Ravens - Eagles: Inside Slant

When the Ravens have the football <br><br> Anticipate offensive coordinator Matt Cavanaugh being extremely cognizant of blitzes and stunts from innovative Eagles defensive coordinator Jim Johnson. The Eagles bring pressure from virtually everywhere, so expect some maximum protection packages. Plus, the best way to counteract pressure is to cut it off at the pass by establishing a running game with Chester Taylor.

Baltimore will look to protect quarterback Kyle Boller from dangerous situations with a series of swing passes, screens and safe slants. He has to utilize his hot routes, and deliver short passes adeptly. He's unlikely to throw deep very often because of the lack of confidence the coaching staff has demonstrated in him.

Boller directs the lowest-ranked passing game in the league and has thrown a grand total of six passes after halftime the last two games for one completion. Chester Taylor, Musa Smith, get ready for liftoff because Baltimore is going to have to run to make up for its ineffectual passing game.

Key matchup

OT Orlando Brown vs. DE Jevon Kearse

The last time they tangled was in January and Brown wound up with two personal fouls in the Ravens' playoff loss to the Tennessee Titans. Brown has vowed to not lose his temper and concentrate on blocking an ultra-athletic pass rusher who leads Philadelphia with four sacks.

How the Ravens can win

1. Keep quarterback Donovan McNabb from transforming a football game into a track meet with a series of bombs to big-play wideout Terrell Owens. Owens is particularly dangerous when McNabb is scrambling.

2. Score defensively with an opportunistic secondary, or on special teams with dangerous rookie return man B.J. Sams.

3. Capitalize on the Eagles' vulnerability against the run, especially by directing running backs Chester Taylor and Musa Smith toward a soft middle.

When the Eagles have the football

Expect them to not waste much time testing the middle of the Ravens' defense with burly reserve runner Dorsey Levens in the absence of injured star Brian Westbrook. Levens is heavier and slower than most backs who typically have success against Baltimore. Therefore, don't be shocked to see offensive coordinator Brad Childress attempt a series of designed roll-outs and waggles for Donovan McNabb, where he has the option to run or throw.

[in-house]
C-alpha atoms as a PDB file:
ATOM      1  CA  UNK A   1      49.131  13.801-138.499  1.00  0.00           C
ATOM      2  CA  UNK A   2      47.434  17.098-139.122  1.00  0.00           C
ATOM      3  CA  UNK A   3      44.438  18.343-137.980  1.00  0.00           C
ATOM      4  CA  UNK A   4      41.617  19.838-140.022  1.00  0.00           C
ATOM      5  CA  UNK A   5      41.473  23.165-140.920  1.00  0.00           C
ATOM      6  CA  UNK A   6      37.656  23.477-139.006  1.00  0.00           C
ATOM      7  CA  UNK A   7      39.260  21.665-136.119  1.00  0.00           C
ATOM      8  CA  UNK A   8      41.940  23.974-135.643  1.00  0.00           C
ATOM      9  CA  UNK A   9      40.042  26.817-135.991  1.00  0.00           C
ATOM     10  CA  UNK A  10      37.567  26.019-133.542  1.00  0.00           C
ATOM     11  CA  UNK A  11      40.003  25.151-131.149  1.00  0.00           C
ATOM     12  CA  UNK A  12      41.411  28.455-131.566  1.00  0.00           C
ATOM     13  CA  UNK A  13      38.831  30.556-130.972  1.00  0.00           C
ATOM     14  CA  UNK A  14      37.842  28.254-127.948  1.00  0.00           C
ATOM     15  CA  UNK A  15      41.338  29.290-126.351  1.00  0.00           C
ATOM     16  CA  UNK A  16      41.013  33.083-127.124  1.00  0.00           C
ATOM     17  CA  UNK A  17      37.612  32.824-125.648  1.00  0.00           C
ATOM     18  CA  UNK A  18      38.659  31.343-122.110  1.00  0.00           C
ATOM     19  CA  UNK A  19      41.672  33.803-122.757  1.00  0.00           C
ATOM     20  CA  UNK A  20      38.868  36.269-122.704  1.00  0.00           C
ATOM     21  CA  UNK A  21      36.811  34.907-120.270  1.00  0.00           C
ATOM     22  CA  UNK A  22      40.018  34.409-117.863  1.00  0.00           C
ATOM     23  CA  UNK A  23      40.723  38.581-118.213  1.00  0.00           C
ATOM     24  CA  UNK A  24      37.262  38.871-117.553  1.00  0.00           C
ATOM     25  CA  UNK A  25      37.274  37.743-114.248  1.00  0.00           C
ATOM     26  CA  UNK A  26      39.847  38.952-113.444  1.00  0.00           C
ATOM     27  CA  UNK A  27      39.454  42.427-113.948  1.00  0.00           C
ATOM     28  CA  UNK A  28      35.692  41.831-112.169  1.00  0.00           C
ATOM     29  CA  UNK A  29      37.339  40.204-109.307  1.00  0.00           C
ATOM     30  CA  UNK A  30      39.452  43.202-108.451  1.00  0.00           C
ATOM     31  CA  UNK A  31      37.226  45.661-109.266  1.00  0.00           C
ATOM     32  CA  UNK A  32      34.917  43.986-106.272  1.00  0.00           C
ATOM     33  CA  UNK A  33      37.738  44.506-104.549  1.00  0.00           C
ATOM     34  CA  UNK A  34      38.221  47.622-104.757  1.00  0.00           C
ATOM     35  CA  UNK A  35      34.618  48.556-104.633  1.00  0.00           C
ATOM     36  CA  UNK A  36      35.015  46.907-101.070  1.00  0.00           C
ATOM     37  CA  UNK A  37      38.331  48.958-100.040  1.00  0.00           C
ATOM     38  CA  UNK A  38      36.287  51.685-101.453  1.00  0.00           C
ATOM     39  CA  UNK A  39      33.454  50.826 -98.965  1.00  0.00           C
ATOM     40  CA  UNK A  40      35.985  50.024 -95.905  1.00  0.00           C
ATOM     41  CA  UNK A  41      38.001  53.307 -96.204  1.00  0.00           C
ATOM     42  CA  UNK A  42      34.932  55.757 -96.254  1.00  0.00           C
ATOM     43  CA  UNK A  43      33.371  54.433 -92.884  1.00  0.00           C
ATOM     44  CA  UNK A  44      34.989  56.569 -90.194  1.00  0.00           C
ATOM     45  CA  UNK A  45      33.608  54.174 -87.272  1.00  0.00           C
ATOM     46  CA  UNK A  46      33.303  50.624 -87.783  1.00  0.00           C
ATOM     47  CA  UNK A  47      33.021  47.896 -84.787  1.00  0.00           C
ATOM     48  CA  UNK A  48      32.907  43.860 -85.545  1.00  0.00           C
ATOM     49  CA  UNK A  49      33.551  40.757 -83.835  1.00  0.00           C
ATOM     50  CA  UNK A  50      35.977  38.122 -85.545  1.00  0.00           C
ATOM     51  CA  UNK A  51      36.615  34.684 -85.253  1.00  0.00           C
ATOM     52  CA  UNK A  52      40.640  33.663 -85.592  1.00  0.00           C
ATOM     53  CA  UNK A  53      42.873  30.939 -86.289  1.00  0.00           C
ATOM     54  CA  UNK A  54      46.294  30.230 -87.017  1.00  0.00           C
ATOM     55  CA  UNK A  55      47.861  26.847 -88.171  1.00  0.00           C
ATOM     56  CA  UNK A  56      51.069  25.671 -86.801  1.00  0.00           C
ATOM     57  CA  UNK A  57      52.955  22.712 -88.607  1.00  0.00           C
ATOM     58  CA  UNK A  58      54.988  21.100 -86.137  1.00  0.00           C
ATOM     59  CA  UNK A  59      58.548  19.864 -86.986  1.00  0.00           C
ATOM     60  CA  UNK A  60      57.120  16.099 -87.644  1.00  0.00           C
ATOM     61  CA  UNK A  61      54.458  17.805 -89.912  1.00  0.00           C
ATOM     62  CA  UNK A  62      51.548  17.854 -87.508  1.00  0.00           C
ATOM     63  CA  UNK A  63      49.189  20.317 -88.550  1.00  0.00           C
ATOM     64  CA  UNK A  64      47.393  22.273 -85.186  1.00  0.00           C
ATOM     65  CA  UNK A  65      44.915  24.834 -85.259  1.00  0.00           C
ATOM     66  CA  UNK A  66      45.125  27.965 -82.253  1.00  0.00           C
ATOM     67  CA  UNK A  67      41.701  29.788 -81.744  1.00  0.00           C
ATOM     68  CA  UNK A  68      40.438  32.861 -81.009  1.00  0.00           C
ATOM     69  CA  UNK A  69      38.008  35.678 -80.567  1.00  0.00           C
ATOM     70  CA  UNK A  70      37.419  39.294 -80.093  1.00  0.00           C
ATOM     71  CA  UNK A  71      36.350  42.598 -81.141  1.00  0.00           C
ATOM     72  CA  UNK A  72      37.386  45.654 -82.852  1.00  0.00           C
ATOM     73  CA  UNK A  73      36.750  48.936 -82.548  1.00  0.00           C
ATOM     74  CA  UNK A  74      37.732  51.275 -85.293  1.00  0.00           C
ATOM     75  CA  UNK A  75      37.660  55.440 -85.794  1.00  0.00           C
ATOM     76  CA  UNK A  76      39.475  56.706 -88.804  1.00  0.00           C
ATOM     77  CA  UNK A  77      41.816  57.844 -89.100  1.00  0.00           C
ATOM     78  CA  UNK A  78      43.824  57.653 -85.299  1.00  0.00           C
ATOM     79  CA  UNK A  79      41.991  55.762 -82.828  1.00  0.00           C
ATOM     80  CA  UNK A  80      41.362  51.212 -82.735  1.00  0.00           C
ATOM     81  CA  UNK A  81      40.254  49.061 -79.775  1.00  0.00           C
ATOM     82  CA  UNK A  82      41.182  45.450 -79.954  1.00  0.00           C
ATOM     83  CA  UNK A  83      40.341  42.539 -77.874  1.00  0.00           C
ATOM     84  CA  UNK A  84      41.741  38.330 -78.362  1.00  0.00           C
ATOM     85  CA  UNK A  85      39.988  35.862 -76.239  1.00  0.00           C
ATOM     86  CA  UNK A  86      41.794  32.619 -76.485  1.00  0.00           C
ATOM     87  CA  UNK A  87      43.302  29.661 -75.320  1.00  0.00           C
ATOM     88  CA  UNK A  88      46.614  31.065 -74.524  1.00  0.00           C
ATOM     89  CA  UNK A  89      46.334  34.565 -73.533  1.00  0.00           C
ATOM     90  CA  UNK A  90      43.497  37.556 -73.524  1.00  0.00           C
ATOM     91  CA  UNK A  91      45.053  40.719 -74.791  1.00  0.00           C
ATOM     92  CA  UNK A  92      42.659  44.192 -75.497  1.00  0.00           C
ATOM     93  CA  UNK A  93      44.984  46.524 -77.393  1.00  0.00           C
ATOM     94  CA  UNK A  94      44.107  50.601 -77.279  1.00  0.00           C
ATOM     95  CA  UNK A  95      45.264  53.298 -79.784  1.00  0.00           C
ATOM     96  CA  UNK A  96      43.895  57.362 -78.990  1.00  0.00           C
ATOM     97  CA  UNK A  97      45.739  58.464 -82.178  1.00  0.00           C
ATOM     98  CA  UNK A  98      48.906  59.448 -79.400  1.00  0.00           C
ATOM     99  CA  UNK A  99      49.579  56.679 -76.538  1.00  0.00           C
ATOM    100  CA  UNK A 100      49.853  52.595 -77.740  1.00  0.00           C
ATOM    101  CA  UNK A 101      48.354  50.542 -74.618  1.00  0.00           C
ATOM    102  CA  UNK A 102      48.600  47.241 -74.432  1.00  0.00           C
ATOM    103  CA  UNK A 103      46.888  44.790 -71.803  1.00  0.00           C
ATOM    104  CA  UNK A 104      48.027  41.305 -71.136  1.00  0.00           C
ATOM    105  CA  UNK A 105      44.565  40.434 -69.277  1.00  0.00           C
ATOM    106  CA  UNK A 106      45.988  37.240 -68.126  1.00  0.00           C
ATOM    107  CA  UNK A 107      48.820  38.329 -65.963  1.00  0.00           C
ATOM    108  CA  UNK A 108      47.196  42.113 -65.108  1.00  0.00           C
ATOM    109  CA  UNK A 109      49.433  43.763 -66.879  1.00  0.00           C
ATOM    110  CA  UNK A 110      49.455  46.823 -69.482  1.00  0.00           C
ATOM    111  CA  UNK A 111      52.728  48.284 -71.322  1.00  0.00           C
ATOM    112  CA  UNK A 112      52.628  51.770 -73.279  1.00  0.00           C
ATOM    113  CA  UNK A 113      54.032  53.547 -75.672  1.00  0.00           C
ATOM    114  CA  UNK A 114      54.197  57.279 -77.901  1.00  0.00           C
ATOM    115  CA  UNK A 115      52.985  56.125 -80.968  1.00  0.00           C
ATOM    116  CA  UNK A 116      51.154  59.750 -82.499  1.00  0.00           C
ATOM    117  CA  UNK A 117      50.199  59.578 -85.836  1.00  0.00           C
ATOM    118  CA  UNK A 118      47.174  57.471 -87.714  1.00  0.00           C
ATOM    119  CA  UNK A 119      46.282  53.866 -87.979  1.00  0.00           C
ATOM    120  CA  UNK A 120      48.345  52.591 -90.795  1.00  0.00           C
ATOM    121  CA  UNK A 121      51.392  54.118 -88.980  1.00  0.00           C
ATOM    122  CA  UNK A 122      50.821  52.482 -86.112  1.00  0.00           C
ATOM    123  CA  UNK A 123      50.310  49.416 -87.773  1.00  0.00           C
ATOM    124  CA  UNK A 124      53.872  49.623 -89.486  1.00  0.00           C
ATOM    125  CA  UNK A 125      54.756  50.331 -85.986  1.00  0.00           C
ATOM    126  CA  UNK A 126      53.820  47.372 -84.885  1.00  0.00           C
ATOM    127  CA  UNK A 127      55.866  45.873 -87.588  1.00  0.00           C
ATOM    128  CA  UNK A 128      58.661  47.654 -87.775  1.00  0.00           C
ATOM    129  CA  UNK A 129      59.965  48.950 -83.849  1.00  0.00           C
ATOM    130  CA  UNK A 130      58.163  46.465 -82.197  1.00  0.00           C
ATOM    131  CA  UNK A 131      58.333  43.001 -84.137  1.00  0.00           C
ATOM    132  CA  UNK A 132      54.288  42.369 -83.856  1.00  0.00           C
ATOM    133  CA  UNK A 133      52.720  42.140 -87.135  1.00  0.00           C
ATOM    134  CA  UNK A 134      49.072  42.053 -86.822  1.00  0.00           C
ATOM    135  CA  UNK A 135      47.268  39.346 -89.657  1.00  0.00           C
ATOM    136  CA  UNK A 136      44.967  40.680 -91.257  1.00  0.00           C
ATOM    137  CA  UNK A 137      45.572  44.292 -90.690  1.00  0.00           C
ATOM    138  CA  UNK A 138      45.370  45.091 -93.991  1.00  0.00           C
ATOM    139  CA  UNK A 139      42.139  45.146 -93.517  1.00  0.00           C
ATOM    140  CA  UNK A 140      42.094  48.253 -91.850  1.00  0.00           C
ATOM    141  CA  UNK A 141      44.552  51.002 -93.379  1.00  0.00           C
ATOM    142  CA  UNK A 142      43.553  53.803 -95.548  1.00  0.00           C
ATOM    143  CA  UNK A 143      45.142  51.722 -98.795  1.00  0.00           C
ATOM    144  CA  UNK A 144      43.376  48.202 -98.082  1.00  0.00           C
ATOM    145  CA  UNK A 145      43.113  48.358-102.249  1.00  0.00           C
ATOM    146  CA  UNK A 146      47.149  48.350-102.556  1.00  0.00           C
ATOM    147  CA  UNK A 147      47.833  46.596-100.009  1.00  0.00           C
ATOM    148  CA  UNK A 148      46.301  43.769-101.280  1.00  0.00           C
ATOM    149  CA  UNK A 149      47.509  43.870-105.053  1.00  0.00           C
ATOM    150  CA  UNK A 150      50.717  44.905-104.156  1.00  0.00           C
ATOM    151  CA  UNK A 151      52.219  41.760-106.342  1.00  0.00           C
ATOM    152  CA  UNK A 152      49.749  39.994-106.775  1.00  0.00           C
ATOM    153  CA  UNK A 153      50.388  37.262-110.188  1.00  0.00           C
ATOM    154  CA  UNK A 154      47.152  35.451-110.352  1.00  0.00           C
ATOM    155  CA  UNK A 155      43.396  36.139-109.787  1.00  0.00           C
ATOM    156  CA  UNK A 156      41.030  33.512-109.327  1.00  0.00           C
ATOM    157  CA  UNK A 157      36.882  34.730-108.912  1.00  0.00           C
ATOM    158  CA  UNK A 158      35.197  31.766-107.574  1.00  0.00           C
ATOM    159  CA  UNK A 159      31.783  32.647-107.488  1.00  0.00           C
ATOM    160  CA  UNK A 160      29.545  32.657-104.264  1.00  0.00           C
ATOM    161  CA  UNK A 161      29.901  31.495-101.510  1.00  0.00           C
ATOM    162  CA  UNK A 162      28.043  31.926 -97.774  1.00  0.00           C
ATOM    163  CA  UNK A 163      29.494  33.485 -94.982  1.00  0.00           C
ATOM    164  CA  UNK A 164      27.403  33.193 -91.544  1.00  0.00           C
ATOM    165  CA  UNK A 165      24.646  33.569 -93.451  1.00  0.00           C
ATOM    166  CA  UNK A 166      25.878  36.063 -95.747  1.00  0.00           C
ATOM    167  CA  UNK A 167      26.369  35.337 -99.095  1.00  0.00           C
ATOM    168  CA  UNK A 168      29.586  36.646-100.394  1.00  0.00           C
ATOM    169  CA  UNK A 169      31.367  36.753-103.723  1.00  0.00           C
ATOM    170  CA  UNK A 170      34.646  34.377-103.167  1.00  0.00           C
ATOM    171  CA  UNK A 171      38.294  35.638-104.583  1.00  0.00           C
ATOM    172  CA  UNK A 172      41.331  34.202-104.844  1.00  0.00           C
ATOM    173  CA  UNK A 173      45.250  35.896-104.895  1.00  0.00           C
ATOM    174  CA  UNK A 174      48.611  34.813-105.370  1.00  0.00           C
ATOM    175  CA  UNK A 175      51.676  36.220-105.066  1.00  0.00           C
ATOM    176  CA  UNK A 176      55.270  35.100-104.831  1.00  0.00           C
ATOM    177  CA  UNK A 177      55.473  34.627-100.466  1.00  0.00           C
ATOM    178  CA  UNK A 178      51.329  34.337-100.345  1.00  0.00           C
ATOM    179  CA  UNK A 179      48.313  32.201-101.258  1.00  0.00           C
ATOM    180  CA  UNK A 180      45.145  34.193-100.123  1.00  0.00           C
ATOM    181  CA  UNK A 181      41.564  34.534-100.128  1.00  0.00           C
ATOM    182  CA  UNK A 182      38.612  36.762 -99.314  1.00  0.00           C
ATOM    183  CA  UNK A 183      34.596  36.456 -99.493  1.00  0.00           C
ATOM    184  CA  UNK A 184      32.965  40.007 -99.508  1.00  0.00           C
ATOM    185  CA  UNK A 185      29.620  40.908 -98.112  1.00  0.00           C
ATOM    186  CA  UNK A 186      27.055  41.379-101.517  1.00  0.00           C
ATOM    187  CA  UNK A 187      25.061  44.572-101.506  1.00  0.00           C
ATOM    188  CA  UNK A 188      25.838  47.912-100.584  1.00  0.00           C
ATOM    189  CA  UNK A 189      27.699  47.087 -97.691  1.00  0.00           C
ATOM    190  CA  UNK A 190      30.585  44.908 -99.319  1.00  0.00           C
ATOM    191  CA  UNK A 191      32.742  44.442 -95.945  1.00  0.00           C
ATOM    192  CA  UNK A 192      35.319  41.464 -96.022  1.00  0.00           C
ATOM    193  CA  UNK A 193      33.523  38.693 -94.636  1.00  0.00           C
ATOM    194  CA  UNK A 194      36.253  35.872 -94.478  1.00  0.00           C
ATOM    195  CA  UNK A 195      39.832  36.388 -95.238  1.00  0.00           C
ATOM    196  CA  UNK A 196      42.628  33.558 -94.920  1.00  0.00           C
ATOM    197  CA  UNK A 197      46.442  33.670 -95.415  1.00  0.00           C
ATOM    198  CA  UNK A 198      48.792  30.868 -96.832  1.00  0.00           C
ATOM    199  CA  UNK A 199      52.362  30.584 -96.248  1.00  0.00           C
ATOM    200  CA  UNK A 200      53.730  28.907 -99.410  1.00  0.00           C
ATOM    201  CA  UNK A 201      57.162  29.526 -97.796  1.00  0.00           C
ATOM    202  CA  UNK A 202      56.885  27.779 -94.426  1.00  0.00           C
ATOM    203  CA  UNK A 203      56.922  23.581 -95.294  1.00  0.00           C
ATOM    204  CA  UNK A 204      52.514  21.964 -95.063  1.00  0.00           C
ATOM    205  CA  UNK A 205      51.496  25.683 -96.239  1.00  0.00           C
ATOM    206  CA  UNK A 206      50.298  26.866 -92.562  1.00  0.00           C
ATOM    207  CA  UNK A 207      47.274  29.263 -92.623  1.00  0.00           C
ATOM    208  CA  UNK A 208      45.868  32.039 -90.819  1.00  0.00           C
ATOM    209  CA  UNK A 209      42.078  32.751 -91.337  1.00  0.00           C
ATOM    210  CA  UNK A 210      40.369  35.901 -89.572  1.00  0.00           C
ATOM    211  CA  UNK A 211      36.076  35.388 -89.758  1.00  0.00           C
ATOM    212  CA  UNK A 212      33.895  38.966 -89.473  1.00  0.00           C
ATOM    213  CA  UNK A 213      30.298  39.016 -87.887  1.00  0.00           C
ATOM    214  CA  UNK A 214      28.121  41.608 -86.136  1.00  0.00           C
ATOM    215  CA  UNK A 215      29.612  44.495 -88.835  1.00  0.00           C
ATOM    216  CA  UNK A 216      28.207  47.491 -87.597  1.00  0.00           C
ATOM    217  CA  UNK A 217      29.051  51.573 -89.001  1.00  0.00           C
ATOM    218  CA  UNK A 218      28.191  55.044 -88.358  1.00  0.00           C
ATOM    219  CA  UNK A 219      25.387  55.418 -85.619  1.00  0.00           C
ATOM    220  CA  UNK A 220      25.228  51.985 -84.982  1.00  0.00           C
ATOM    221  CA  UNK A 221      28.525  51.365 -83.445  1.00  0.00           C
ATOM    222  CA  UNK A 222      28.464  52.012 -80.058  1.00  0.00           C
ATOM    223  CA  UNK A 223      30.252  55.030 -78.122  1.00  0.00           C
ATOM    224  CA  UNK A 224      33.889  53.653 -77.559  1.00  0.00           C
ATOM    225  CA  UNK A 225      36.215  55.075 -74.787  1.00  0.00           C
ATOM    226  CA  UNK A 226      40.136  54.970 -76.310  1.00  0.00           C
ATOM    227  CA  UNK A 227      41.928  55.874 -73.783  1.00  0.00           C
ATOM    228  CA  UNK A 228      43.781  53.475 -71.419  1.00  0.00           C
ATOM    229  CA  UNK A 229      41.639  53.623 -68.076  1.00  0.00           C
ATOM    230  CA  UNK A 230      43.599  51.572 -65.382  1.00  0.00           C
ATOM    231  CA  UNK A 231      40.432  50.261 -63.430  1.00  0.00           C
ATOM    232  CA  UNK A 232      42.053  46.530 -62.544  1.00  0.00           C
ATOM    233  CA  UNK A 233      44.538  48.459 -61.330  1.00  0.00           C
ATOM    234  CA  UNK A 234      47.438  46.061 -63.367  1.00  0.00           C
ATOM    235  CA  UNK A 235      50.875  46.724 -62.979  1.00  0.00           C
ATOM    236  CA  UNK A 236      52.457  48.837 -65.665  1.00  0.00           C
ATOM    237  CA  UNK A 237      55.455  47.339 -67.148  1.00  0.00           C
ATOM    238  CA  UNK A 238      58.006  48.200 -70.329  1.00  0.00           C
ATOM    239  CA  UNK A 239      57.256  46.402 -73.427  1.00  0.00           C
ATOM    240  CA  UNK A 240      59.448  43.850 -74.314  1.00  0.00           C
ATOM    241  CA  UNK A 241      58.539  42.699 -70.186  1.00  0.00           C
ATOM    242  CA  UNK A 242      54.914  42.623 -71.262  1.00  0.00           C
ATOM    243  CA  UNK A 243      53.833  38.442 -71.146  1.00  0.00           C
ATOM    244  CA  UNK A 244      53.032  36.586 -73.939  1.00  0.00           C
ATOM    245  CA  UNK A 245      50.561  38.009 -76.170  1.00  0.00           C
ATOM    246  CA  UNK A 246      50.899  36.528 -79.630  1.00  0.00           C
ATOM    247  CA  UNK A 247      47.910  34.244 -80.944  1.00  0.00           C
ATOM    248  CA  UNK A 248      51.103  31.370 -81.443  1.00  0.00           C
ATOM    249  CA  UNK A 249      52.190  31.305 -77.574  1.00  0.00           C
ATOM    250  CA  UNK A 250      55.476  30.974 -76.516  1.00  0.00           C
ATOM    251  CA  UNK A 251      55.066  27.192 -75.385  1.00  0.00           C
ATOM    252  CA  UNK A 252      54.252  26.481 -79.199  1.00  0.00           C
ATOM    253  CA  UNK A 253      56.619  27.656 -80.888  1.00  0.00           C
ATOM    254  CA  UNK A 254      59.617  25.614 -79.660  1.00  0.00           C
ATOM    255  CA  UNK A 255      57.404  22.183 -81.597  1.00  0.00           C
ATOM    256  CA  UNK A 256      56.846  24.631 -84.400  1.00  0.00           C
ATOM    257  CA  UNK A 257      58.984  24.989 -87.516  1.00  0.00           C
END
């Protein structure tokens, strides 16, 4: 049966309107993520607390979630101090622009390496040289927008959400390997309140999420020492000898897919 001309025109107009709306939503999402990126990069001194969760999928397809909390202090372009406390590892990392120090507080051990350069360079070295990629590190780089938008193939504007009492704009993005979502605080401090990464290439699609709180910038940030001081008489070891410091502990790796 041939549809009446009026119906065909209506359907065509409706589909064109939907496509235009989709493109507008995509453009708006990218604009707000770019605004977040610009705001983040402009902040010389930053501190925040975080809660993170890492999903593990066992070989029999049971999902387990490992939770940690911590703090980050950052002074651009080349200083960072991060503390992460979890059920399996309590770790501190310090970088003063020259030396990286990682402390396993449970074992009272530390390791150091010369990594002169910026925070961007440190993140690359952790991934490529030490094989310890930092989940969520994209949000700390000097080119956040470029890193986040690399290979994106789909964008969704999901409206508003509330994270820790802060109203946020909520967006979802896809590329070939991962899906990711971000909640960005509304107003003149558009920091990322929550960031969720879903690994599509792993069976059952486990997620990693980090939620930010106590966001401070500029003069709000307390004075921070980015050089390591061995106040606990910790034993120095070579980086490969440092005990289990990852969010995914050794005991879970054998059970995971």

McNabb has already rushed for 70 yards and two touchdowns this season. Their primary objective, of course, is a staple of the West Coast offense: throw short to deep to set up vertical routes for Terrell Owens. Owens lines up everywhere: on the line, in the slot, even in the backfield to disguise his intentions and location to get him the football. For his part, Owens can run and he can take a hit. His imposing size is an extra weapon for the hottest pass-catch tandem in the NFL.

Key matchup

WR Terrell Owens vs. CB Chris McAlister

McAlister shut down a disinterested Owens last season when he was with the 49ers and Jeff Garcia. Can the $55 million cover guy duplicate that feat with Owens riding a wave of momentum with a quarterback he finally respects?

How the Eagles can win

1. Strike deep early and often with Donovan McNabb buying time with his scrambling to deliver accurate spirals to Terrell Owens, Todd Pinkston and L.J. Smith.

2. Blitz fumble-prone quarterback Kyle Boller from a variety of angles to rattle a struggling second-year starter. Dare him to throw because he hasn't proven he can beat teams with his arm or his head.

3. Attack Baltimore on the edges with defensive end Jevon Kearse and safety Brian Dawkins to try to take advantage of the absence of All-Pro offensive tackle Jonathan Ogden with a pulled hamstring.

Aaron Wilson writes for the Carroll County Times and ravensinsider.com


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